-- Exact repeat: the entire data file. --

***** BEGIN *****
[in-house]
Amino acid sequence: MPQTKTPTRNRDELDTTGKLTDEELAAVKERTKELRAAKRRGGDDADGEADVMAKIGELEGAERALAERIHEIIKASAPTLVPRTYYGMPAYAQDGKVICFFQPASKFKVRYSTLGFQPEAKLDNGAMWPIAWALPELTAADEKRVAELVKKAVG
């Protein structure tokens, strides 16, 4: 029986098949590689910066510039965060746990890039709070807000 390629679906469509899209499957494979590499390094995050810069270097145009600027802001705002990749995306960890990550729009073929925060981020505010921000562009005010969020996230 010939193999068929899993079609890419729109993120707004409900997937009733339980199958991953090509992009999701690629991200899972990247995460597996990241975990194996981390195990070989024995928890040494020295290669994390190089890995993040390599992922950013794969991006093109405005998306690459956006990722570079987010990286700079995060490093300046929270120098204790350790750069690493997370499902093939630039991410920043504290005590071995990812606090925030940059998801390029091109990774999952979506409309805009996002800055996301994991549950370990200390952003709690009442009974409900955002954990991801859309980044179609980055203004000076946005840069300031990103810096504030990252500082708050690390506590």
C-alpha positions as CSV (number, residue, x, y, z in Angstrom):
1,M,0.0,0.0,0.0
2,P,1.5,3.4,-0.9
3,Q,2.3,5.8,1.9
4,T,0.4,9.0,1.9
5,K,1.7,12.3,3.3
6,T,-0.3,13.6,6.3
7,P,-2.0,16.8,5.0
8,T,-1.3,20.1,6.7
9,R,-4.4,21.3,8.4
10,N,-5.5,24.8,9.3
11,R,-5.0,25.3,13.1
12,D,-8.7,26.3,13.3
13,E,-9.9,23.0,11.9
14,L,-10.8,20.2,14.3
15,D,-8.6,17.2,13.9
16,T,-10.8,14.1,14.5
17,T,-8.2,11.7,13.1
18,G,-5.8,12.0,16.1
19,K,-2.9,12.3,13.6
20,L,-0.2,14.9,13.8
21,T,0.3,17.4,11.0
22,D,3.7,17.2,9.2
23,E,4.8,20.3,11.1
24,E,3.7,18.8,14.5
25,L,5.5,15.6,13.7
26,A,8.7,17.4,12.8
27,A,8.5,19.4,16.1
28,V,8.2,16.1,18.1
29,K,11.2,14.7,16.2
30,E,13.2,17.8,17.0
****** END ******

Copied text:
[in-house]
Amino acid sequence: MPQTKTPTRNRDELDTTGKLTDEELAAVKERTKELRAAKRRGGDDADGEADVMAKIGELEGAERALAERIHEIIKASAPTLVPRTYYGMPAYAQDGKVICFFQPASKFKVRYSTLGFQPEAKLDNGAMWPIAWALPELTAADEKRVAELVKKAVG
């Protein structure tokens, strides 16, 4: 029986098949590689910066510039965060746990890039709070807000 390629679906469509899209499957494979590499390094995050810069270097145009600027802001705002990749995306960890990550729009073929925060981020505010921000562009005010969020996230 010939193999068929899993079609890419729109993120707004409900997937009733339980199958991953090509992009999701690629991200899972990247995460597996990241975990194996981390195990070989024995928890040494020295290669994390190089890995993040390599992922950013794969991006093109405005998306690459956006990722570079987010990286700079995060490093300046929270120098204790350790750069690493997370499902093939630039991410920043504290005590071995990812606090925030940059998801390029091109990774999952979506409309805009996002800055996301994991549950370990200390952003709690009442009974409900955002954990991801859309980044179609980055203004000076946005840069300031990103810096504030990252500082708050690390506590």
C-alpha positions as CSV (number, residue, x, y, z in Angstrom):
1,M,0.0,0.0,0.0
2,P,1.5,3.4,-0.9
3,Q,2.3,5.8,1.9
4,T,0.4,9.0,1.9
5,K,1.7,12.3,3.3
6,T,-0.3,13.6,6.3
7,P,-2.0,16.8,5.0
8,T,-1.3,20.1,6.7
9,R,-4.4,21.3,8.4
10,N,-5.5,24.8,9.3
11,R,-5.0,25.3,13.1
12,D,-8.7,26.3,13.3
13,E,-9.9,23.0,11.9
14,L,-10.8,20.2,14.3
15,D,-8.6,17.2,13.9
16,T,-10.8,14.1,14.5
17,T,-8.2,11.7,13.1
18,G,-5.8,12.0,16.1
19,K,-2.9,12.3,13.6
20,L,-0.2,14.9,13.8
21,T,0.3,17.4,11.0
22,D,3.7,17.2,9.2
23,E,4.8,20.3,11.1
24,E,3.7,18.8,14.5
25,L,5.5,15.6,13.7
26,A,8.7,17.4,12.8
27,A,8.5,19.4,16.1
28,V,8.2,16.1,18.1
29,K,11.2,14.7,16.2
30,E,13.2,17.8,17.0